I also liked the exposure to learning new things. I felt like I was learning ten new things a day. I think I learned a lot about the actual workplace and the industry, like the terms they use for certain things or just a different perspective on the world.  

What I really liked about the internship was how interactive it was. We were encouraged to reach out to different interns working in completely different parts of the world and different fields. So I was talking to people in the Product Management or Supply Chain departments and understanding what their roles were on a day-to-day basis too.  

Looking back, what was the biggest benefit from the internship? 

Definitely exposure to the industry and to industry professionals. I think about some of the conversations that I had with managers who had been at Cisco for over 20 years, or even recent hires who just graduated college. It was great hearing their experiences and how they’ve integrated their work, their passion, and their knowledge into the company.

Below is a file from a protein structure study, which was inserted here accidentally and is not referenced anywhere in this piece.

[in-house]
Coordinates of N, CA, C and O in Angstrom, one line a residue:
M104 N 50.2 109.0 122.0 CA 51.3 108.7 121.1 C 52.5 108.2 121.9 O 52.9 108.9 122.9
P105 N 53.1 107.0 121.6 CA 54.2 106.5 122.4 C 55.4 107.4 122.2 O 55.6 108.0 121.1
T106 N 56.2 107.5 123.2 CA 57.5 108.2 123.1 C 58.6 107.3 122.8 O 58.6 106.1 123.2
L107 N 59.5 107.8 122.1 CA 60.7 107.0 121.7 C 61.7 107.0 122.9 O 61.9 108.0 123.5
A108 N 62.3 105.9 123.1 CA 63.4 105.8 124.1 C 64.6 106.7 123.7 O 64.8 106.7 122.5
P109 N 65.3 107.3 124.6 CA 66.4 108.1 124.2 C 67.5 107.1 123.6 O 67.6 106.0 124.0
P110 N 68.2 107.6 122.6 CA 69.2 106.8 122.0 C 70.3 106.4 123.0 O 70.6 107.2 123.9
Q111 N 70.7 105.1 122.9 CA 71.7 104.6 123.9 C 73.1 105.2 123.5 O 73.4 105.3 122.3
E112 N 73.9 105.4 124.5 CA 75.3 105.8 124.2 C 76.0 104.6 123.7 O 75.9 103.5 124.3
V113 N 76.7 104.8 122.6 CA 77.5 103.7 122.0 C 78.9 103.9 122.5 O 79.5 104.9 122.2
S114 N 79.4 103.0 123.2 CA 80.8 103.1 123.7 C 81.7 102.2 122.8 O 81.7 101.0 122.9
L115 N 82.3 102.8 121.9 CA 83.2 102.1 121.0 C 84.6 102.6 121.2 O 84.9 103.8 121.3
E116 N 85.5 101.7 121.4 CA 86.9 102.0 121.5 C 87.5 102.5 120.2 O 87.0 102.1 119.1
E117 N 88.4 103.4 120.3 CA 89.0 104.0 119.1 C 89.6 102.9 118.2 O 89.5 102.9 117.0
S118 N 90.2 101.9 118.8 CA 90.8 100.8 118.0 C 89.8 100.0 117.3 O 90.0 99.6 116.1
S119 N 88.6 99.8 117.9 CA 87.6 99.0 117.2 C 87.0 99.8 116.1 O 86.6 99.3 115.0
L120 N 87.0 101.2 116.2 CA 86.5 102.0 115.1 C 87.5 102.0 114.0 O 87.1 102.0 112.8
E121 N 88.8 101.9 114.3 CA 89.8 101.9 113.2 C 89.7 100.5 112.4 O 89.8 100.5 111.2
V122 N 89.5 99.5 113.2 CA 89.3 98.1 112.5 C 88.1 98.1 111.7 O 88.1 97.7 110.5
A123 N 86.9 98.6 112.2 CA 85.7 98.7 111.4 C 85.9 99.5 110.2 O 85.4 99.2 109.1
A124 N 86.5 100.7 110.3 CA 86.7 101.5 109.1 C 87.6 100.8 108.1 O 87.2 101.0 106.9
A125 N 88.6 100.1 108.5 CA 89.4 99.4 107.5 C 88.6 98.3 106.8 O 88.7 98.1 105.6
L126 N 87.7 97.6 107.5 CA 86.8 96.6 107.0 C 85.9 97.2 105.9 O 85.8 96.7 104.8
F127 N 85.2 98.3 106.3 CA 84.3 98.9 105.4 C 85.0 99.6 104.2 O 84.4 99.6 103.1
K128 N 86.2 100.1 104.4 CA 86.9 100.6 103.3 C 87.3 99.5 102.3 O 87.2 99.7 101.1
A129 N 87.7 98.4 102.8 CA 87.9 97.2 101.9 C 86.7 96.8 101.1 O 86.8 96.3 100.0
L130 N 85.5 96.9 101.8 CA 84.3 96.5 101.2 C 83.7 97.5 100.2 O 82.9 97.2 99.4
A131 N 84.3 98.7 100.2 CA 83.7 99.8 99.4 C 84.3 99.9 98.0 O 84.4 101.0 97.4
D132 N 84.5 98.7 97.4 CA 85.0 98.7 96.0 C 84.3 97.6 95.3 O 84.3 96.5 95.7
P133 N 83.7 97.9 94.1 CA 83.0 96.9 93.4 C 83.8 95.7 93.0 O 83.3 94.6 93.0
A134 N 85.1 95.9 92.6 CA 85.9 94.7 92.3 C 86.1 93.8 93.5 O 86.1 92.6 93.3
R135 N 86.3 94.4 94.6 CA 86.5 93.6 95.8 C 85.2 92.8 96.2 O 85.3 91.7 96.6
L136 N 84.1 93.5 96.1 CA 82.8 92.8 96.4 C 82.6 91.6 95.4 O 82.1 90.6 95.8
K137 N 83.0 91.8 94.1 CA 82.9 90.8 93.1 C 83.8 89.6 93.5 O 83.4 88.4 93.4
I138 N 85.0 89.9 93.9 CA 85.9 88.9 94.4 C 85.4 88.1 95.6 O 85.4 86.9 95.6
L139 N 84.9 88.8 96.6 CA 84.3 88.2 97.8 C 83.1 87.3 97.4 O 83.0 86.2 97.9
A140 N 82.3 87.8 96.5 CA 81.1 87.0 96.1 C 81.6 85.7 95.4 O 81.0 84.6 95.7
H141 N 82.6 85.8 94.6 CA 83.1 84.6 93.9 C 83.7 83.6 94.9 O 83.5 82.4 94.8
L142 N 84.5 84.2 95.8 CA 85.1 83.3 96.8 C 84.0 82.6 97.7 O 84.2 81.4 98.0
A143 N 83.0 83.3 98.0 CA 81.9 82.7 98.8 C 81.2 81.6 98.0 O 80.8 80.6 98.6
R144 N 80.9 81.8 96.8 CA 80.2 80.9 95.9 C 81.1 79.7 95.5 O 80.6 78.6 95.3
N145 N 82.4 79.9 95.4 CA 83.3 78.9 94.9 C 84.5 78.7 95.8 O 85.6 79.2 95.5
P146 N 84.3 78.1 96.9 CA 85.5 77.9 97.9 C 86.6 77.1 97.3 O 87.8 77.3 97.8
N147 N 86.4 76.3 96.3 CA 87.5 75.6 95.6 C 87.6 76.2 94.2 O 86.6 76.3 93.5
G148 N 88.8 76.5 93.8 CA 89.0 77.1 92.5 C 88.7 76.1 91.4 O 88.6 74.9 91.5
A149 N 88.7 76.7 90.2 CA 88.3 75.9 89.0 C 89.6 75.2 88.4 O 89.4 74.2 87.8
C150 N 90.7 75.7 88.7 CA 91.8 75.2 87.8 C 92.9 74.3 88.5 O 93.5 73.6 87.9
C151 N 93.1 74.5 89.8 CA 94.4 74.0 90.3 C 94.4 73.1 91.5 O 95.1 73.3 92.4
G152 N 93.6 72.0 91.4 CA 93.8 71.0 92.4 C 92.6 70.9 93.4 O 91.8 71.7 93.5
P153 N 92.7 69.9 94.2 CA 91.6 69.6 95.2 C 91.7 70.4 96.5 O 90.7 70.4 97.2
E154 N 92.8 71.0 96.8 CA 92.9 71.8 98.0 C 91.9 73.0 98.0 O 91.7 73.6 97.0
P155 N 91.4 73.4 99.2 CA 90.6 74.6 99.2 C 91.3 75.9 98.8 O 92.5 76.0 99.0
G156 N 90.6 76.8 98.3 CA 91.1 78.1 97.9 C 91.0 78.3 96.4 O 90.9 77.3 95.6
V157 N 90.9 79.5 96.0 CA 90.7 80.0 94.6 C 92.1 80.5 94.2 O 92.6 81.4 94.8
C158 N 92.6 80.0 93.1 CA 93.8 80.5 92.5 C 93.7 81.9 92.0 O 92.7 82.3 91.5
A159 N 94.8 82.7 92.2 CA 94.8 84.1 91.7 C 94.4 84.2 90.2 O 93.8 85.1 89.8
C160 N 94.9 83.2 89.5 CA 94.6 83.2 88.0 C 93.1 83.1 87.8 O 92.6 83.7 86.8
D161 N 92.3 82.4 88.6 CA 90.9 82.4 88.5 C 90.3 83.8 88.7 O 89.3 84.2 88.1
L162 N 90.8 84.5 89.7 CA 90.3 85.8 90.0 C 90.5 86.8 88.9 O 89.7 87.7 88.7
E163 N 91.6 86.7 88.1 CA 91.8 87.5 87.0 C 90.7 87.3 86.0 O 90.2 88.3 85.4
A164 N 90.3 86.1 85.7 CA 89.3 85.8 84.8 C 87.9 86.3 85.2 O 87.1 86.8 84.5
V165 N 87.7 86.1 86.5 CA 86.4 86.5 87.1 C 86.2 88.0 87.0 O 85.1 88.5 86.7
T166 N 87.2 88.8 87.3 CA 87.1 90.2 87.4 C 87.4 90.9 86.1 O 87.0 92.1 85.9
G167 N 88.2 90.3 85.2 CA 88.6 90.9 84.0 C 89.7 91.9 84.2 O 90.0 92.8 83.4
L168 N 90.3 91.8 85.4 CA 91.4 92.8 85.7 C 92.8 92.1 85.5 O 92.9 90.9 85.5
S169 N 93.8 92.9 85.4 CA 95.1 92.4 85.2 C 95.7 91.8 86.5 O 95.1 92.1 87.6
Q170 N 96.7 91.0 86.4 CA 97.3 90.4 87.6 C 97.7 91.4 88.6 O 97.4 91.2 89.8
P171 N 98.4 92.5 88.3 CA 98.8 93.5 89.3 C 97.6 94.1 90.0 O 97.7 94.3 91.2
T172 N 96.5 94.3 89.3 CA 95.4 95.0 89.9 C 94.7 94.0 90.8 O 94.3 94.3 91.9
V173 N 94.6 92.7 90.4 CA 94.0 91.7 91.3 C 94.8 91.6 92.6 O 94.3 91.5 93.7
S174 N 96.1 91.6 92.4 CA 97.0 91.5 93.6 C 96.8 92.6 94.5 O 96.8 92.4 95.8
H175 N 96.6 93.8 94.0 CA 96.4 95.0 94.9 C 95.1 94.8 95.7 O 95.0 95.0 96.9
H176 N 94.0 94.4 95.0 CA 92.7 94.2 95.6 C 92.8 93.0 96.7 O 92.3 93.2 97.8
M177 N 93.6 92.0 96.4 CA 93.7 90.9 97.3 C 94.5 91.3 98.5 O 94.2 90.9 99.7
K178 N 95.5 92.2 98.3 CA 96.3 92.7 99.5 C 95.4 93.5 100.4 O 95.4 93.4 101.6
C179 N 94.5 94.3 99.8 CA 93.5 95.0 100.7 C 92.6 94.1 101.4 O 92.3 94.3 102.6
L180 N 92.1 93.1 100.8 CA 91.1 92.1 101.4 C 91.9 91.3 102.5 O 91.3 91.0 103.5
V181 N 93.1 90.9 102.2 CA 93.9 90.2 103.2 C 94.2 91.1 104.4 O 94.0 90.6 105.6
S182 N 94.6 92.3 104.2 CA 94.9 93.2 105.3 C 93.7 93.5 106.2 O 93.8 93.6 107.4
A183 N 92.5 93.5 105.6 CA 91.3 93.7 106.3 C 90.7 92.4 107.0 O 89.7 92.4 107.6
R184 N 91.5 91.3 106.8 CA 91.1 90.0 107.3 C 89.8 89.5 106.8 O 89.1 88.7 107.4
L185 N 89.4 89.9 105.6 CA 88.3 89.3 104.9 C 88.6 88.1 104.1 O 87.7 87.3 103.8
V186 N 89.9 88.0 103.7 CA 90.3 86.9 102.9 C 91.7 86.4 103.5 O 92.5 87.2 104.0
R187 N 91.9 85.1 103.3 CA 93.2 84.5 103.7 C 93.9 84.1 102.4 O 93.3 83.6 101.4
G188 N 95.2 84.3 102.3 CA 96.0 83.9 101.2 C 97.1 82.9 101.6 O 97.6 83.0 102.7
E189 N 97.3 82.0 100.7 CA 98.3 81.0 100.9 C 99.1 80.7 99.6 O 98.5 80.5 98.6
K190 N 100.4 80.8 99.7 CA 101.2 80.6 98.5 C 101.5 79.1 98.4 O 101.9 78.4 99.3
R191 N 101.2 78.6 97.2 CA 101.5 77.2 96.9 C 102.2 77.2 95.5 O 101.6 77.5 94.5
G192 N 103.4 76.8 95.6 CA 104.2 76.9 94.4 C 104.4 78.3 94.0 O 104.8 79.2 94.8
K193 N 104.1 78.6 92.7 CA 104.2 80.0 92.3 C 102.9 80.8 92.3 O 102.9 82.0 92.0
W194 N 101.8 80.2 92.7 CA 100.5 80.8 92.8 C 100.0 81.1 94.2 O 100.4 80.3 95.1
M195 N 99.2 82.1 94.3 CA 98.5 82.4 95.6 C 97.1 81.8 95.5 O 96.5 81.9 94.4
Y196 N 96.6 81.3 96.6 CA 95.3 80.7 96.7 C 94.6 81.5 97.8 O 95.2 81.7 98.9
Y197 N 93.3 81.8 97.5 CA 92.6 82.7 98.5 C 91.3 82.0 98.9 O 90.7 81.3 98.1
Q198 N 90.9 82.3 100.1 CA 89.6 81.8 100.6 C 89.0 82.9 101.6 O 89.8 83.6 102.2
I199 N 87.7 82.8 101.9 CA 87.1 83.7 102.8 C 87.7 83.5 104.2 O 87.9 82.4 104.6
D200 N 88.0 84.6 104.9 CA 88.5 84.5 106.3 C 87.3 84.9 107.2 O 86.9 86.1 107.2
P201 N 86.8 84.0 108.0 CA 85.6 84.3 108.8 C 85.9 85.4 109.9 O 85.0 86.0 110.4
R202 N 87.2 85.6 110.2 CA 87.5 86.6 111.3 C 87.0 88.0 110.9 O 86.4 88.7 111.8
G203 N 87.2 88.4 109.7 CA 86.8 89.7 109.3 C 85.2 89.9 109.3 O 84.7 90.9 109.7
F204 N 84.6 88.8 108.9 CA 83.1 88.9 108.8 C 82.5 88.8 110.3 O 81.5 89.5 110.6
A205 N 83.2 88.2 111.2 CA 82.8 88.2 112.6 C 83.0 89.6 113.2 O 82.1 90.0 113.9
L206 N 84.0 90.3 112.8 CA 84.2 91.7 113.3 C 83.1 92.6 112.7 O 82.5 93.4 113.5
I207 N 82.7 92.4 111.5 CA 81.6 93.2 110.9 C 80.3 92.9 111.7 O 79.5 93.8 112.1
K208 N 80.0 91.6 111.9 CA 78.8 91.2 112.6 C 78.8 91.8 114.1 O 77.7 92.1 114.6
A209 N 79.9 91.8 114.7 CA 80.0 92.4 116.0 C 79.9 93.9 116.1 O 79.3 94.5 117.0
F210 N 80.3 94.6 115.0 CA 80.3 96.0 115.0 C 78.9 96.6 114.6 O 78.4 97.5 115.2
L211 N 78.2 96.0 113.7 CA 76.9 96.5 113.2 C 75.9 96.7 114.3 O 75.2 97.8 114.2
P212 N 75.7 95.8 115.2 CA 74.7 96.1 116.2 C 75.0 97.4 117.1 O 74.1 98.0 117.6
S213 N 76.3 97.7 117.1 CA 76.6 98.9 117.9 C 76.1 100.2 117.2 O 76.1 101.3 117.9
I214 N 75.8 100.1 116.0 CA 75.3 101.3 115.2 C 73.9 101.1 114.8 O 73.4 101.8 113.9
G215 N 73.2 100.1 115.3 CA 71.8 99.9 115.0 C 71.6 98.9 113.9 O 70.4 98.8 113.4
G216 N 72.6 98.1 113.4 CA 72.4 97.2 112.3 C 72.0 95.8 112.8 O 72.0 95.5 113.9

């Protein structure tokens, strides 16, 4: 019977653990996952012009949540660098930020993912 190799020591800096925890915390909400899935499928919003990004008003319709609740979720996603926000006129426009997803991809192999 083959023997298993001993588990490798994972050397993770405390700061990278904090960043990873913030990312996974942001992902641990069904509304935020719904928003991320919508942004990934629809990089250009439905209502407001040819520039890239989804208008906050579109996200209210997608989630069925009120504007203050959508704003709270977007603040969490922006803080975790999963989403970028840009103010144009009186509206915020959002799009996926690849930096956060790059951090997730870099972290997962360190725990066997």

I also learned a little bit about how the corporate world works, how to meet a deadline, how to interact with your managers and then also knowing when to ask for help. And that’s a skill that I think you can only learn when you’re actually experiencing something.  

How did the internship help you with your goals? 

After college, I will definitely try to work in a company where I can be a software engineer. And I’d say after two years I would like to pursue an MBA, so I can sort of dig deep into the business aspect of things too, integrating my two interests. 

I think it made me really sure this is the industry I want to be a part of. When I was really, really young, I think I was like six or seven, I used to say I want to be the CEO of a tech company. I didn’t even know what a CEO was and I had no idea what technology was. I just remember, I was watching the news or something, and Bill Gates came on. And I thought, “He’s cool. I want to be like him.” And now I’m in that field! 

Leave a Comment

Your email address will not be published.